As more people are plunged into poverty by skyrocketing inflation, I had a go at living on what you might find in a typical food parcel donation.
There are more than 2,500 food banks in the UK used by people struggling to afford to feed themselves or their family, split roughly equally between independent food banks and those controlled by the Trussell Trust. They provide a range of store cupboard items and basics like bread to meet a nutritionally balanced diet for a person or family.
I lived off the typical items in such a parcel for three days to get a first-hand idea of what life depending on food parcels is like. The cost of living crisis and the failure in recent times of wages to match rises in inflation has led to ever more people not having money for basic supplies and turning to food banks.
Read more: The average British person spends nearly £4,500 a year on food, study says
Figures recently released showed that 16,252 food parcels were handed out in Hull and East Riding between March 2021 and March 2022. More than 2.1 million food parcels were donated by the Trussell Trust across the UK in the same period.
The trend is in a clear upward direction, too – food parcels handed out in East Riding by the Trussell Trust almost tripled from 2019/20 to 2021/22, rising from 3,567 to 10,034. In Hull, 6,218 parcels were handed out in March 2021 to March 2022 by the Trussell Trust, an increase of 19.4% on the previous year. Children received 1,991 of the parcels in Hull last year, 32% of the total figure. These numbers show the growing reliance on food banks for people at or below the poverty line, but do not illustrate the reality of living off a food parcel.
I bought all items for the typical food parcel myself. Beforehand, I did some research on what Trussell Trust and other food banks advise is in your average box.
My food parcel list included:
- Tin of rice pudding
- Tinned tomatoes
- Tinned apple slices
- Tinned beef stew
- Packet of spaghetti
- package of pasta
- Tinned Baked Beans
- Tin of sliced carrots
- Jar of pasta sauce
- Two packets of biscuits
- apple juice
- Long-life UHT milk
- A tin and box containing five sachets of soup
- Loaf of bread
I actually probably bought a little less than is in a normal three-day food parcel. A box of breakfast cereal is another frequent feature of such parcels, as are non-food hygiene items, such as baby wipes, sanitary towels, and toothbrushes, making the name ‘food parcel’ a little misleading as other essential needs can be often covered too.
Tea and coffee supplies also regularly feature, but I had these already. Food parcels can be tailored to individuals’ unique dietary requirements as well – for example, due to intolerances.
To be transparent, I had a couple of items outside of the food parcel already in the fridge which I used during the three days, though as sparingly as possible because they were perishable, cheese being the main item.
As you may have noticed straight away with the list above, tinned food features quite heavily. This is for a simple reason – the food provided in parcels is meant to be non-perishable.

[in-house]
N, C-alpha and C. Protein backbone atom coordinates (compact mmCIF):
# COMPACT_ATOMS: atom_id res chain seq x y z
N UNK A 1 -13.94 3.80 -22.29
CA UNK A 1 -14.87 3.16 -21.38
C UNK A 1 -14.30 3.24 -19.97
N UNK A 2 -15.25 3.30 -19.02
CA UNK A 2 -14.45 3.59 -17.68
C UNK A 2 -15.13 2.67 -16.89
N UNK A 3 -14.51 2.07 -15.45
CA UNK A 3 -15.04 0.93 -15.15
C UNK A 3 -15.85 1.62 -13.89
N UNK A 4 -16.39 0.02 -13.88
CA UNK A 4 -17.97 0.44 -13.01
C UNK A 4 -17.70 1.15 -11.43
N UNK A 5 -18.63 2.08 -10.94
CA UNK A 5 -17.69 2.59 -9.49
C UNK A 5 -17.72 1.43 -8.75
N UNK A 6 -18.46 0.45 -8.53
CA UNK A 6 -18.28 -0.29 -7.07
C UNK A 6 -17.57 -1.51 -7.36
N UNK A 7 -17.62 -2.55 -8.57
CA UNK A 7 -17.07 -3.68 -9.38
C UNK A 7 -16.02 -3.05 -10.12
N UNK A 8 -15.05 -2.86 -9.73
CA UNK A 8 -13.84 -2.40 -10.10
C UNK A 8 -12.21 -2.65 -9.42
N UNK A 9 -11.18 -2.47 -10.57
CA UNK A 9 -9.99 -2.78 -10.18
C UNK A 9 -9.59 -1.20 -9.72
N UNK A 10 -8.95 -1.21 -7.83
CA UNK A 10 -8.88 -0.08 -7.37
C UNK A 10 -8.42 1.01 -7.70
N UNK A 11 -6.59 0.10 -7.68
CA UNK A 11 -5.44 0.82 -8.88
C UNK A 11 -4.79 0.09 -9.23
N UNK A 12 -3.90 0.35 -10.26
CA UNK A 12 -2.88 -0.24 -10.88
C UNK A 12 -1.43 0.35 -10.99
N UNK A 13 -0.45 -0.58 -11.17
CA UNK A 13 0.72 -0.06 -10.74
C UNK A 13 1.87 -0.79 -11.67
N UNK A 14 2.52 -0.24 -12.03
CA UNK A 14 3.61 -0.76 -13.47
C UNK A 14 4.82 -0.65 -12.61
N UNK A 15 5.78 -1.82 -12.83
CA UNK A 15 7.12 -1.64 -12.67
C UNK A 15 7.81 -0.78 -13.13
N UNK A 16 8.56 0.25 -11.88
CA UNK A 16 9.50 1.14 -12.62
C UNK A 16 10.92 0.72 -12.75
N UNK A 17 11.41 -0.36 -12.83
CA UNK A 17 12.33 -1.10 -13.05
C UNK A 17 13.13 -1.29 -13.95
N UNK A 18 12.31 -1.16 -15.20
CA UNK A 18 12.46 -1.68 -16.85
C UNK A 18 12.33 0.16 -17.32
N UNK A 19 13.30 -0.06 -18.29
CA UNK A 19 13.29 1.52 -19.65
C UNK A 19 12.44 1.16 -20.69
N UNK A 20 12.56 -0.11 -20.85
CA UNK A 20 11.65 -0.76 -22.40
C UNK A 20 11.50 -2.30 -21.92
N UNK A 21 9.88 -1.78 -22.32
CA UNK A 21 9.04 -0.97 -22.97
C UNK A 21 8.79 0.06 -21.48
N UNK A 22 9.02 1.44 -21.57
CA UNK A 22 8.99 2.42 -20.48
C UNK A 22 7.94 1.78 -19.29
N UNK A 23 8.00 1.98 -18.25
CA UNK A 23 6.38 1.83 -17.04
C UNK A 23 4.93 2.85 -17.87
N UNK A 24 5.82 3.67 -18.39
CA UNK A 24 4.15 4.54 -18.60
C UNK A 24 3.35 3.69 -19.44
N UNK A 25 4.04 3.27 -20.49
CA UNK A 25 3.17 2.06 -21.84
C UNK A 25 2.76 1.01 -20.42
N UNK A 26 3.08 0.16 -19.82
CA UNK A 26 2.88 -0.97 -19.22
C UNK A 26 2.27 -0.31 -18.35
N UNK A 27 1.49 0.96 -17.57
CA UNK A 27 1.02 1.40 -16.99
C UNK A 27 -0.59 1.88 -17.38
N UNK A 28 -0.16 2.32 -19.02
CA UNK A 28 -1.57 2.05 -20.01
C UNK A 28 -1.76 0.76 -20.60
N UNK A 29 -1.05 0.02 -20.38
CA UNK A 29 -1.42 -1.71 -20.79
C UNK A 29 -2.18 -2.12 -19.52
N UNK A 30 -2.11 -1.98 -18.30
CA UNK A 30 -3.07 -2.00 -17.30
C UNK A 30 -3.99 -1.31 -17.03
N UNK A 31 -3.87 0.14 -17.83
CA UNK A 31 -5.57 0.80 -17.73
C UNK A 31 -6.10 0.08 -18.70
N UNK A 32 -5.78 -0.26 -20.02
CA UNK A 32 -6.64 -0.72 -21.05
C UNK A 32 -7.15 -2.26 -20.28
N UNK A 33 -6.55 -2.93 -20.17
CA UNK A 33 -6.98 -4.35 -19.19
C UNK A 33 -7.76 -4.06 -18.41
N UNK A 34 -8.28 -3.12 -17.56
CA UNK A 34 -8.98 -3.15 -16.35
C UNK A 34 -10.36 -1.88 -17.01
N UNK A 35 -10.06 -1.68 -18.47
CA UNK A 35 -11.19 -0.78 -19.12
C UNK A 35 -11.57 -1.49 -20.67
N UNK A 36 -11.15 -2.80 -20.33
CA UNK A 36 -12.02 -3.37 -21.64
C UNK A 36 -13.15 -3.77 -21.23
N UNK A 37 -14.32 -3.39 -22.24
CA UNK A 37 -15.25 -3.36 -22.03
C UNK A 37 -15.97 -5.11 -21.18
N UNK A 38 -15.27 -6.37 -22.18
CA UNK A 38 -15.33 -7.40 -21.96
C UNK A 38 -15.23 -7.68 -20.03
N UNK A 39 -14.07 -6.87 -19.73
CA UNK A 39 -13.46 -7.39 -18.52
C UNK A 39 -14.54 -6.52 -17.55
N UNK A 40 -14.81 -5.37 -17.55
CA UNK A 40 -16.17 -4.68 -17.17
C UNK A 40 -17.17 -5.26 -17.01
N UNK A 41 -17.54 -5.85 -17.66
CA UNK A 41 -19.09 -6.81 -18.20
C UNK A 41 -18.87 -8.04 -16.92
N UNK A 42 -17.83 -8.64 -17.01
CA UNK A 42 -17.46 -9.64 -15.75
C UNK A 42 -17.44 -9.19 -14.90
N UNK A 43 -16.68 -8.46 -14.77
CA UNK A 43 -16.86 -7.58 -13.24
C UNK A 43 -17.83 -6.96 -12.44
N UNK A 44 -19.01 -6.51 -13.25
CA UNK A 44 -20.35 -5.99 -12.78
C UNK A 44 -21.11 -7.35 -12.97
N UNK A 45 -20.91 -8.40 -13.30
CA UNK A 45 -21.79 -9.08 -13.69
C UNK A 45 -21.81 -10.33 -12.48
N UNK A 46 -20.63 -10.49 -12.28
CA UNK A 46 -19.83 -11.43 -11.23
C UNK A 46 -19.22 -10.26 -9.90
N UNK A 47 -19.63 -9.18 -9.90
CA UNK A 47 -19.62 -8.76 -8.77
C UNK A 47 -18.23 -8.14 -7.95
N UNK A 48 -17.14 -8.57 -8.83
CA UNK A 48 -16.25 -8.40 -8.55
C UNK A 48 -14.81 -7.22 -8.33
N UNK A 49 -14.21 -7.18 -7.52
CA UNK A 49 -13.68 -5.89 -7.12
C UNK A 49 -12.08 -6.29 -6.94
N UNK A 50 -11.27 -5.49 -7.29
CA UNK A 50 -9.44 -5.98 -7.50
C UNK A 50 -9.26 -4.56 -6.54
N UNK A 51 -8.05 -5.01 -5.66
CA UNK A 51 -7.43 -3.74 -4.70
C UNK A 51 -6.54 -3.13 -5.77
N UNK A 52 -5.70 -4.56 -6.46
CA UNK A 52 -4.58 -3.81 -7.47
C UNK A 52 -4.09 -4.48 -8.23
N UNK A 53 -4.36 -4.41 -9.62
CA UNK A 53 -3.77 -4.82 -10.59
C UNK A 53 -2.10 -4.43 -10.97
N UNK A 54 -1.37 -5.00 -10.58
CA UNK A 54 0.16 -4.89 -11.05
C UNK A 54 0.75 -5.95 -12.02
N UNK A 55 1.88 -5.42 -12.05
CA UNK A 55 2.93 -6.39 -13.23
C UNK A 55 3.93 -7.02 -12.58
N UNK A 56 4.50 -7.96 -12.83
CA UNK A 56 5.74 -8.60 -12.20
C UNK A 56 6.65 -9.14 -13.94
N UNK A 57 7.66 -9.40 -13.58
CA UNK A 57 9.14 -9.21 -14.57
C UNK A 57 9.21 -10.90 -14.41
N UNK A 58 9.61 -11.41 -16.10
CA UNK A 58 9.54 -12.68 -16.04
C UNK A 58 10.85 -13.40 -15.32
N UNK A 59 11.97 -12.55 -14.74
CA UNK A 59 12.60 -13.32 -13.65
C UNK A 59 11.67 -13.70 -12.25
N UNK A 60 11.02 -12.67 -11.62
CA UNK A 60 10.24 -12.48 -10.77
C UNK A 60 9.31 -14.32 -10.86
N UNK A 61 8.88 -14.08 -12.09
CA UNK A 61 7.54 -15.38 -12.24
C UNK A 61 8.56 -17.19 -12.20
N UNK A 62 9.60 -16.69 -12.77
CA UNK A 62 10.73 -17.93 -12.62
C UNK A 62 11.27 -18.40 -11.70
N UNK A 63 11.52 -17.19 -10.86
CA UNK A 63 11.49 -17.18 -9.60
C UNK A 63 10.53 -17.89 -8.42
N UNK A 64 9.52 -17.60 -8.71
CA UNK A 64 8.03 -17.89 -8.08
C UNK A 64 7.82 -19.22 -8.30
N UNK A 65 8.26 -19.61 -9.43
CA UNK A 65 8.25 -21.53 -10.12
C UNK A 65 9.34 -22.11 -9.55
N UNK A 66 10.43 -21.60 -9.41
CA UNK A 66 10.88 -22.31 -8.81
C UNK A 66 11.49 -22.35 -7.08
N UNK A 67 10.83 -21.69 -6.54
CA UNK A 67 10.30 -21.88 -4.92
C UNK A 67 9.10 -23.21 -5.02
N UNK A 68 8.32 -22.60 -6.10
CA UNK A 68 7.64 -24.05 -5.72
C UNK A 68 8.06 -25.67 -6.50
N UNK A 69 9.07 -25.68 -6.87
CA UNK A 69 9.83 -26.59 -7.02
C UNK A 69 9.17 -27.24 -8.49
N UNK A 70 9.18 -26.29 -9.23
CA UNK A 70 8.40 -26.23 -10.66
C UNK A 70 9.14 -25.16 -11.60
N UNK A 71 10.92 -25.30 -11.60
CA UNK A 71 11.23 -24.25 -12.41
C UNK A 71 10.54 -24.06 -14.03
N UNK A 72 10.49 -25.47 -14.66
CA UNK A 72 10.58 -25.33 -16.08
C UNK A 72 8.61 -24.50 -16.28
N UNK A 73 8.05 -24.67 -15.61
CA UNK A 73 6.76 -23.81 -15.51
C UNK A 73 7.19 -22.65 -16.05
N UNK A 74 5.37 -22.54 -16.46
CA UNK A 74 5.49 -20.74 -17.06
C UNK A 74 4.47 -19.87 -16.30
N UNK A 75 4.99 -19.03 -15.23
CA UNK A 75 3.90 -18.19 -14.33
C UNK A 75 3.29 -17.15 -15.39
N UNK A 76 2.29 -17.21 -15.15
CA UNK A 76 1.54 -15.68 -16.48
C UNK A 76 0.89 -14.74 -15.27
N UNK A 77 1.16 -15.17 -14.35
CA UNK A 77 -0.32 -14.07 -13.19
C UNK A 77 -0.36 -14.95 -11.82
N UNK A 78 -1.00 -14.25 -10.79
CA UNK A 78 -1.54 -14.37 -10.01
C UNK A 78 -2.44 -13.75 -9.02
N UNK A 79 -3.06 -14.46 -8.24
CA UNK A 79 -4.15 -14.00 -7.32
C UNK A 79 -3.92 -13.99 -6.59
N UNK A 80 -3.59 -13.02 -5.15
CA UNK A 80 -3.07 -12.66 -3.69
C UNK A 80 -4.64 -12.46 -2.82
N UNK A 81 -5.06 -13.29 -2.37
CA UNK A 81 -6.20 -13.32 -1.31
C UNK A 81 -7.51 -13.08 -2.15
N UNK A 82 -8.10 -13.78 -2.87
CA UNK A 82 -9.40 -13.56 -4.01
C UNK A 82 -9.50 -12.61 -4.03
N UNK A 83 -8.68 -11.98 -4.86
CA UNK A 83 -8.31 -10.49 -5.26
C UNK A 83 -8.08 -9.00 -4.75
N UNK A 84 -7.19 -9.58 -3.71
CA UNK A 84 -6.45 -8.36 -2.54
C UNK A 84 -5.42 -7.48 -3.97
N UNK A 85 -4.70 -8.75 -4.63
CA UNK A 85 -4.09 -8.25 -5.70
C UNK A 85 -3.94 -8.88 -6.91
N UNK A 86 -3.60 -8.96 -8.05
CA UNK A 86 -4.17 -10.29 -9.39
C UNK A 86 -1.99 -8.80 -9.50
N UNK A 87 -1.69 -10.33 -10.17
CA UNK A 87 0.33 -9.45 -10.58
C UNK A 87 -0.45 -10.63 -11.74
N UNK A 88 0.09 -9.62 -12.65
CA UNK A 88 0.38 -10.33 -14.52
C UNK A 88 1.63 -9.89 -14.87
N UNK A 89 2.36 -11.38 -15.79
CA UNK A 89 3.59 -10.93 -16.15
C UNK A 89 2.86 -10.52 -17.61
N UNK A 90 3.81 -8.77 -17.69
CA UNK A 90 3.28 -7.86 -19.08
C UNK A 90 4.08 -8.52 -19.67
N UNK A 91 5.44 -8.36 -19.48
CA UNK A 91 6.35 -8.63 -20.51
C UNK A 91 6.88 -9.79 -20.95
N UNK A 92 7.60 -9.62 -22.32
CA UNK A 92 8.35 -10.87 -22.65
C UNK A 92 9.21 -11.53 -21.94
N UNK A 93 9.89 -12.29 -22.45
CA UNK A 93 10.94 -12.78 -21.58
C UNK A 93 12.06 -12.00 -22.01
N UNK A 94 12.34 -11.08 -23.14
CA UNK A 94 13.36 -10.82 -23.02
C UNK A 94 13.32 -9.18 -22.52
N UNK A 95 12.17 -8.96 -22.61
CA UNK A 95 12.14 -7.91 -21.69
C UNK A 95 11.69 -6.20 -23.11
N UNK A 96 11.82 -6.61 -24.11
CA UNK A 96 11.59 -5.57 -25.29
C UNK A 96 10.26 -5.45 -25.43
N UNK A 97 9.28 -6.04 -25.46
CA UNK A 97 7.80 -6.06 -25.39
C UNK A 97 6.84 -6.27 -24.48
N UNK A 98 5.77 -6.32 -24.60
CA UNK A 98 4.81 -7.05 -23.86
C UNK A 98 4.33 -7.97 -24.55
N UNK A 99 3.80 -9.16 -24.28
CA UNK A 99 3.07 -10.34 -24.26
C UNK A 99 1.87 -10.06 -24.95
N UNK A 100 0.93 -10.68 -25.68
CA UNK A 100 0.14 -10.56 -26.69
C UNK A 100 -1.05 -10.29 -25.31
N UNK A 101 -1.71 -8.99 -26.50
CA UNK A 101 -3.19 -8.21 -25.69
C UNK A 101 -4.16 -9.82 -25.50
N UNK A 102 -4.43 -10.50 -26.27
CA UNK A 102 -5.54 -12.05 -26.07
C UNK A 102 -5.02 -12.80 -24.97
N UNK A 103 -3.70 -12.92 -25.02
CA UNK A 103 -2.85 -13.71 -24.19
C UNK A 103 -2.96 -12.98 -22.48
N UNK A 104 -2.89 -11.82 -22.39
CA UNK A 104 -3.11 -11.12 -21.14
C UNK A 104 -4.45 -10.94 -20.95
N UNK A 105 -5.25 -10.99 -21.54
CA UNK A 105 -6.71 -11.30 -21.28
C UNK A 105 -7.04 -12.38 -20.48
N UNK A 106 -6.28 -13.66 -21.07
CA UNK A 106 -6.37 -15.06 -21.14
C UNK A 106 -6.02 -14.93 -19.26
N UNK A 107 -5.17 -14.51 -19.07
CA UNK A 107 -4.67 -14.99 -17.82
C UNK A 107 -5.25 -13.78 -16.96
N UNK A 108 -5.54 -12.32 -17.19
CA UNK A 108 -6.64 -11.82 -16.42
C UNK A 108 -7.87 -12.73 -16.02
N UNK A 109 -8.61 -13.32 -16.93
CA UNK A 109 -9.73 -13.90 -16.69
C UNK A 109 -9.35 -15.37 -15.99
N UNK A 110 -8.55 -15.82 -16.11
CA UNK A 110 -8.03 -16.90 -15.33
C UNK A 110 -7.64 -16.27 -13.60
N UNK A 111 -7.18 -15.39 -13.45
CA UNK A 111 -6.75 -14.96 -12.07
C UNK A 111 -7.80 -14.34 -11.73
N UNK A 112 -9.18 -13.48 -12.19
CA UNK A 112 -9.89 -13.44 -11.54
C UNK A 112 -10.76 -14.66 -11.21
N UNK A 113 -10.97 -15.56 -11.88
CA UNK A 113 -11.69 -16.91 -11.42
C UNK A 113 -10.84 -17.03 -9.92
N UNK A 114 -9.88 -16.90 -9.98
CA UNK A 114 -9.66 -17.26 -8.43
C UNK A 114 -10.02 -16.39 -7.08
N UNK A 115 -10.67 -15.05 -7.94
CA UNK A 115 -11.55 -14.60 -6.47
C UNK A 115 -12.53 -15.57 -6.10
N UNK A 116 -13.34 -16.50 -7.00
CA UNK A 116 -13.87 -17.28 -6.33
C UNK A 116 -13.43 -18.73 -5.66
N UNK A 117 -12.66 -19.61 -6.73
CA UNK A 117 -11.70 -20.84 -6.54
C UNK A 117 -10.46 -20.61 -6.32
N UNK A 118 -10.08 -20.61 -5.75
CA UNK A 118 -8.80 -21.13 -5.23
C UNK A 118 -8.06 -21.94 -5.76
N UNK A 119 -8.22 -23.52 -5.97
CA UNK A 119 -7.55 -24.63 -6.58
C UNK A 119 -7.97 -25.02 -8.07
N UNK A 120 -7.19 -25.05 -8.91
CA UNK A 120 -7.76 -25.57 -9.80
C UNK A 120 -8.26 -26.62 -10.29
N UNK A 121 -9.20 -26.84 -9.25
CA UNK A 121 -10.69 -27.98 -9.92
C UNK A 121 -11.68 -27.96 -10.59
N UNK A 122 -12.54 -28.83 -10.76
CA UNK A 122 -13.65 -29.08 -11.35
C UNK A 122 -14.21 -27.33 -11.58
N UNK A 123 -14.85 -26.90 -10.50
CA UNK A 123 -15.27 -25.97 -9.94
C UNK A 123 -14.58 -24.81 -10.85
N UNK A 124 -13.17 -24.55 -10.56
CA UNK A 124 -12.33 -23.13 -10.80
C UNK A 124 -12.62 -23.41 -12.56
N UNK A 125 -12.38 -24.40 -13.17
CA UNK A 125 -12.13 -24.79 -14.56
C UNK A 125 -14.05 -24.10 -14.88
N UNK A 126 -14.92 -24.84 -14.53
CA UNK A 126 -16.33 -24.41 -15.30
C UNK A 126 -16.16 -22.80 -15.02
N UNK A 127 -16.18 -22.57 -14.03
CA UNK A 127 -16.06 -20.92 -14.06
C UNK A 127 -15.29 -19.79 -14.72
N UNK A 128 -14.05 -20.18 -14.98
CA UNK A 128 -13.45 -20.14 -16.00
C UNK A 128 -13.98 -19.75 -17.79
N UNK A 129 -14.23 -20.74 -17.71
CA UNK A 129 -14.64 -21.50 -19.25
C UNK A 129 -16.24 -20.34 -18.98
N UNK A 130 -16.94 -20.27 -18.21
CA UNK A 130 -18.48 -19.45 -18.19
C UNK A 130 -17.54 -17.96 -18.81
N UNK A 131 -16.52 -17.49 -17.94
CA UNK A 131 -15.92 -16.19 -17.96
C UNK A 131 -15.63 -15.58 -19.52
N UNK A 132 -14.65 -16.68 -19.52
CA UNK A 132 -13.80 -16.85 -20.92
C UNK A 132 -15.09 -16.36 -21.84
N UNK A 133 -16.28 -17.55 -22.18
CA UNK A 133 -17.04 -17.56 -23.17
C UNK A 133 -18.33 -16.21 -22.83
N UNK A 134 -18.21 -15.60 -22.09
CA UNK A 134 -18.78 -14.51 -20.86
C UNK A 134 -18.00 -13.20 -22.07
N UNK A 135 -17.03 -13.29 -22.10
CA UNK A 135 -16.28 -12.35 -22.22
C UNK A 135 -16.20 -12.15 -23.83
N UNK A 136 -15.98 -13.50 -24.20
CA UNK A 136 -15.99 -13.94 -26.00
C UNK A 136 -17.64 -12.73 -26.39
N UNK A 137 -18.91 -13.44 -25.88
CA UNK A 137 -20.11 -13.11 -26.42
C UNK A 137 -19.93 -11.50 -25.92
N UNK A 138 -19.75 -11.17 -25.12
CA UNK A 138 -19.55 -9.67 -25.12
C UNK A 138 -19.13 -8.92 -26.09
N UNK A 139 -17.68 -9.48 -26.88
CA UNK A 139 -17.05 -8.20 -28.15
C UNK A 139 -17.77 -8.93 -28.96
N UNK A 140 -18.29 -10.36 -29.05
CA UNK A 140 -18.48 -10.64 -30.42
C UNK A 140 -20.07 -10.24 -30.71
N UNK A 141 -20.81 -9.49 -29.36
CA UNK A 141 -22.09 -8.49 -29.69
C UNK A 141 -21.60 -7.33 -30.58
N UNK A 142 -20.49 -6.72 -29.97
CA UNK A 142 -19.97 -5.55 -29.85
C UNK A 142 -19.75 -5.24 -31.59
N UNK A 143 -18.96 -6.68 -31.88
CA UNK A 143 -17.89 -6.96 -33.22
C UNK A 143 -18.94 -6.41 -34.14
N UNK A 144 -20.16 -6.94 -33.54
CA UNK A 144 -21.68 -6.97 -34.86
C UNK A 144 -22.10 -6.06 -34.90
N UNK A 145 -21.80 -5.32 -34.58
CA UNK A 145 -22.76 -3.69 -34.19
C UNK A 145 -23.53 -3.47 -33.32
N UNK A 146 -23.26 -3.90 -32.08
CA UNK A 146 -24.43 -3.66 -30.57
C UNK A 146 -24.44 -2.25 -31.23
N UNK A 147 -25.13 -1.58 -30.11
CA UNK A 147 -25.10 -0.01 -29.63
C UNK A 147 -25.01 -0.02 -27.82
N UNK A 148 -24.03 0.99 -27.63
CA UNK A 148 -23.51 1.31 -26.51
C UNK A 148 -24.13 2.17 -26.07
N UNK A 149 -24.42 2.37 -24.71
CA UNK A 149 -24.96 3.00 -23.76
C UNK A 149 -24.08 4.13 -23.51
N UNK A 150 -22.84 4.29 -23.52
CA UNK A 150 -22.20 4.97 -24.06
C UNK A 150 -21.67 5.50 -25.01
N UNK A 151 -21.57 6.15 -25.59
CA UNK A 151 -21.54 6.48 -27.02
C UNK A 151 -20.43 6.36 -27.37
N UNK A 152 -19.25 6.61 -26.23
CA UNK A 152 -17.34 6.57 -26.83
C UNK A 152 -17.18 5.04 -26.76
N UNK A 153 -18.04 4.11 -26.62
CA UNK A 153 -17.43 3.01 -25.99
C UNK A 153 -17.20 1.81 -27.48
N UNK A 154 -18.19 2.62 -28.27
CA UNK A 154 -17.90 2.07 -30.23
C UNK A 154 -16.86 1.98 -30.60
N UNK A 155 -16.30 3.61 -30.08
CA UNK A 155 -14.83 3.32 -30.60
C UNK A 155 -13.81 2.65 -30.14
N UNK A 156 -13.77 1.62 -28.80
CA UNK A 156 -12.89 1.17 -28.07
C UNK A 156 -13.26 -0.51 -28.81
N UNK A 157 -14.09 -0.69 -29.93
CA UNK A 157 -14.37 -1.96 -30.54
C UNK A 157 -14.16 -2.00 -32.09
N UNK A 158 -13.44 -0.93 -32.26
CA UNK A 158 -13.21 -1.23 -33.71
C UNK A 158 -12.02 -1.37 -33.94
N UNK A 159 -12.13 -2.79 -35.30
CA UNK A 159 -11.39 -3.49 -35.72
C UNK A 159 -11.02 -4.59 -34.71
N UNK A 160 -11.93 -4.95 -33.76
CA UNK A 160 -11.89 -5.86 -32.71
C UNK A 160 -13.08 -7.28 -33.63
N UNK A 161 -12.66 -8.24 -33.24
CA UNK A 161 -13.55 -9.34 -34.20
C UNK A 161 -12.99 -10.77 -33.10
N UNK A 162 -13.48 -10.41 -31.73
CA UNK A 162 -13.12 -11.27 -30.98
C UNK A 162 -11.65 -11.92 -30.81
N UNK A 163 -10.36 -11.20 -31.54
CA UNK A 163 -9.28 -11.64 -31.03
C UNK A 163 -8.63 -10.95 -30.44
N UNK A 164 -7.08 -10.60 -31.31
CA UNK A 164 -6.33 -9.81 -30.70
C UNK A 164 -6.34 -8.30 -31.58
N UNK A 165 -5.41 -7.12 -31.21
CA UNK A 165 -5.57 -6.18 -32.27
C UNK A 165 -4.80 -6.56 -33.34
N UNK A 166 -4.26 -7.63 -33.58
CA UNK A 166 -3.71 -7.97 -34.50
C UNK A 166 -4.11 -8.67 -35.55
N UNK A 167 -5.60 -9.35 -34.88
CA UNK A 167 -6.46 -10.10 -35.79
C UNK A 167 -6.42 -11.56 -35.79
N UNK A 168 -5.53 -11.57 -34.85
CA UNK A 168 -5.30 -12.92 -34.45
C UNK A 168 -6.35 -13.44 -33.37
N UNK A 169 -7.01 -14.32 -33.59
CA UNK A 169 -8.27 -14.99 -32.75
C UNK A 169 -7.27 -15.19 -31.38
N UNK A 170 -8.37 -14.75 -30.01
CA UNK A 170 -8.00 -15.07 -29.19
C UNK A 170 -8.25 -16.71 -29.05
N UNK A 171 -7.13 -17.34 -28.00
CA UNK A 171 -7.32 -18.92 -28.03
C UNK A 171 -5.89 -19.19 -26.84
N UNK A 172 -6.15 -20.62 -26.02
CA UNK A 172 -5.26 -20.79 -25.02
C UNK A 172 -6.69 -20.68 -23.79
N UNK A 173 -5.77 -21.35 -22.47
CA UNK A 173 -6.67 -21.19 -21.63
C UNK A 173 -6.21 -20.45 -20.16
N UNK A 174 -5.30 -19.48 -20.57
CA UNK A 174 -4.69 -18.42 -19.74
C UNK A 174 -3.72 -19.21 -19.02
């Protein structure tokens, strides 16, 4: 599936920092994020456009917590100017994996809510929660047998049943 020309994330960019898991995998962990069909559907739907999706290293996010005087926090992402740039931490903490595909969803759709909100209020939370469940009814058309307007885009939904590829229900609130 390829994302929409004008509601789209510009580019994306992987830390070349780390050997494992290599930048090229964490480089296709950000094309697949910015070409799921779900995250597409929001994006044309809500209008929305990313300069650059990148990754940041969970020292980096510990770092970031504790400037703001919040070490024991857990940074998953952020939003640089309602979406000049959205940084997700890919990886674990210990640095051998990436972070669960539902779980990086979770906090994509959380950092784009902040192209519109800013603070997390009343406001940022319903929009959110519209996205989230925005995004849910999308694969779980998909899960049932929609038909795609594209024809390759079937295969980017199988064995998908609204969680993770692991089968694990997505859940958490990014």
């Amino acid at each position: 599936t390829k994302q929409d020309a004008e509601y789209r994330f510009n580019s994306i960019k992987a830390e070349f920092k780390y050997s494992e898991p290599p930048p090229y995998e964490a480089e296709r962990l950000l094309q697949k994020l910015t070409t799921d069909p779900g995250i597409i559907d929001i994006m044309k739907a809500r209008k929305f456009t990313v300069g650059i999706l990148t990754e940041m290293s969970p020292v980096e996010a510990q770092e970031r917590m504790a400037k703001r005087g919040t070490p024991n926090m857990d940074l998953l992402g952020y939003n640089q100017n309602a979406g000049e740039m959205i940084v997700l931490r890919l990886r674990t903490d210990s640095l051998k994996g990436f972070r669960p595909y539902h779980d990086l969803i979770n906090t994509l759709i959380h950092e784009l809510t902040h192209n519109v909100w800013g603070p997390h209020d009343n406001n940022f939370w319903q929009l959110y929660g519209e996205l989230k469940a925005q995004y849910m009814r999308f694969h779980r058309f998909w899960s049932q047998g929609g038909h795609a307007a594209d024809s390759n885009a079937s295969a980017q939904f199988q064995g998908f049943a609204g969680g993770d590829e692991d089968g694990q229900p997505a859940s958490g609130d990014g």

This ensures they can be stocked in a food bank for much longer without going to waste and also means that recipients have free reign over which items in their parcel to get through first. The same reason applies to the supply of long-life UHT milk.
Foodbank parcels are not only designed to sustain an individual or family for several days but also to fulfill nutritional needs with a healthy, balanced diet. This helps explain the somewhat curious mixture of items in the typical food parcel which I lived off.
I got through the three days relatively ok. There was no worry of running out of food for myself and a couple of tins and soups are yet to be used. A tin opener, hob, saucepan, and microwave were the kitchen implements I found essential for living off the food parcel.
Together, the typical food parcel ensured I did not go hungry. Yet that was about its limit, staving off hunger and providing basic nutrition.
None of the meals I put together I enjoyed much, apart from pasta with chopped tomatoes, a quick meal I sometimes have anyway. Eating became something of a chore, rather than a joy which I personally find it can be, even when alone.
Tinned beef stew, supplemented by a side of leftover pasta from the previous night with pasta sauce, and a large bowl of vegetable soup with several slices of bread were the other main dinner meals I had. Rice pudding and the tin of apple slices served as desserts on two evenings, and the bread and soups I also ate during the days.
I also loathe long-life milk with a passion and living off it for three days did not change my mind. The meals satisfied my hunger without sating my appetite.
They were a means to an end, fulfilling basic nutritional needs, but not much further. It was a sobering experience that demonstrated the vital lifeline food banks provide, but also showed how no one would ever want to rely on food parcels regularly.
Food parcels are there, along with the other support food banks can provide, as a basic safety net. That nearly 2,000 children’s food parcels were given out in Hull in the last recorded year by just the Trussell Trust speaks to the worrying crisis we live in.
Below is a non-exhaustive list of food banks in Hull, besides the city’s soup kitchens which operate on a weekly basis and FareShare Hull & Humber, which redistributes surplus food from the food industry to charities and community groups:
There is also the Hull Community Shop, run by Environmental and Management Solutions Ltd (EMS), which collects surplus produce from supermarkets and food manufacturers across the city to stock in the shop as affordable food to be purchased for a donation. EMS is part of the Independent Food Aid Network.